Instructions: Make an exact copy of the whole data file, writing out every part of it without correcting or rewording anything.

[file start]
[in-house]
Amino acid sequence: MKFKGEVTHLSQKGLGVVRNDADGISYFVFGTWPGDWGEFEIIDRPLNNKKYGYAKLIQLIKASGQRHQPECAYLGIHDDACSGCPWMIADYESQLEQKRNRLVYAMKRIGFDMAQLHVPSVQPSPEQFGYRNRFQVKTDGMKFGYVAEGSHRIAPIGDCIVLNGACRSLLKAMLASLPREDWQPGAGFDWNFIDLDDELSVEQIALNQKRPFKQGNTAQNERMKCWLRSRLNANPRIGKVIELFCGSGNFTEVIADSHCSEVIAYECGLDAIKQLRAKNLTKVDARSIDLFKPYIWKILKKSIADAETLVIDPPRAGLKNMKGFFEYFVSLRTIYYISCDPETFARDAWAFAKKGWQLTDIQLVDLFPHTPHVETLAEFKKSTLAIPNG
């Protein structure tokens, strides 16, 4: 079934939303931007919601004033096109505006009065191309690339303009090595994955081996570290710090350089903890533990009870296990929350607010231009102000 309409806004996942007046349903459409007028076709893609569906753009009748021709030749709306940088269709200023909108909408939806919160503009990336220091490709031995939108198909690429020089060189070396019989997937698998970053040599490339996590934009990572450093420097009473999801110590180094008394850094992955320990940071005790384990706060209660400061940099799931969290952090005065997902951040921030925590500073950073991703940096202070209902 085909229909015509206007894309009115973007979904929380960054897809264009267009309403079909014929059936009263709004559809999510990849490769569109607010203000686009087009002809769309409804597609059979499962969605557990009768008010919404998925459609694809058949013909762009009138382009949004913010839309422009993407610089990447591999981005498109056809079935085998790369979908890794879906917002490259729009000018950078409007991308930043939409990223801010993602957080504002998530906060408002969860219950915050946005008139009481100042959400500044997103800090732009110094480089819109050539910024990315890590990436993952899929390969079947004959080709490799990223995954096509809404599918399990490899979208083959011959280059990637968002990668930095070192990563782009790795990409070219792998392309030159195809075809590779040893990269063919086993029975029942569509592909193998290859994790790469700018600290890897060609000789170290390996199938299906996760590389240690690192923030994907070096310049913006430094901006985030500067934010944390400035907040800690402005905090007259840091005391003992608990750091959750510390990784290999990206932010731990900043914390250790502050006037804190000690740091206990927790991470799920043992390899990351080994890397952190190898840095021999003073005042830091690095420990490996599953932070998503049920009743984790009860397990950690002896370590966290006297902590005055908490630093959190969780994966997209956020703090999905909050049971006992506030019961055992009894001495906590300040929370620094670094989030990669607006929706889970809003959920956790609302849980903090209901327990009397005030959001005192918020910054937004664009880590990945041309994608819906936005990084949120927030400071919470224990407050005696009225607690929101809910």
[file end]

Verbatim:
[in-house]
Amino acid sequence: MKFKGEVTHLSQKGLGVVRNDADGISYFVFGTWPGDWGEFEIIDRPLNNKKYGYAKLIQLIKASGQRHQPECAYLGIHDDACSGCPWMIADYESQLEQKRNRLVYAMKRIGFDMAQLHVPSVQPSPEQFGYRNRFQVKTDGMKFGYVAEGSHRIAPIGDCIVLNGACRSLLKAMLASLPREDWQPGAGFDWNFIDLDDELSVEQIALNQKRPFKQGNTAQNERMKCWLRSRLNANPRIGKVIELFCGSGNFTEVIADSHCSEVIAYECGLDAIKQLRAKNLTKVDARSIDLFKPYIWKILKKSIADAETLVIDPPRAGLKNMKGFFEYFVSLRTIYYISCDPETFARDAWAFAKKGWQLTDIQLVDLFPHTPHVETLAEFKKSTLAIPNG
């Protein structure tokens, strides 16, 4: 079934939303931007919601004033096109505006009065191309690339303009090595994955081996570290710090350089903890533990009870296990929350607010231009102000 309409806004996942007046349903459409007028076709893609569906753009009748021709030749709306940088269709200023909108909408939806919160503009990336220091490709031995939108198909690429020089060189070396019989997937698998970053040599490339996590934009990572450093420097009473999801110590180094008394850094992955320990940071005790384990706060209660400061940099799931969290952090005065997902951040921030925590500073950073991703940096202070209902 085909229909015509206007894309009115973007979904929380960054897809264009267009309403079909014929059936009263709004559809999510990849490769569109607010203000686009087009002809769309409804597609059979499962969605557990009768008010919404998925459609694809058949013909762009009138382009949004913010839309422009993407610089990447591999981005498109056809079935085998790369979908890794879906917002490259729009000018950078409007991308930043939409990223801010993602957080504002998530906060408002969860219950915050946005008139009481100042959400500044997103800090732009110094480089819109050539910024990315890590990436993952899929390969079947004959080709490799990223995954096509809404599918399990490899979208083959011959280059990637968002990668930095070192990563782009790795990409070219792998392309030159195809075809590779040893990269063919086993029975029942569509592909193998290859994790790469700018600290890897060609000789170290390996199938299906996760590389240690690192923030994907070096310049913006430094901006985030500067934010944390400035907040800690402005905090007259840091005391003992608990750091959750510390990784290999990206932010731990900043914390250790502050006037804190000690740091206990927790991470799920043992390899990351080994890397952190190898840095021999003073005042830091690095420990490996599953932070998503049920009743984790009860397990950690002896370590966290006297902590005055908490630093959190969780994966997209956020703090999905909050049971006992506030019961055992009894001495906590300040929370620094670094989030990669607006929706889970809003959920956790609302849980903090209901327990009397005030959001005192918020910054937004664009880590990945041309994608819906936005990084949120927030400071919470224990407050005696009225607690929101809910």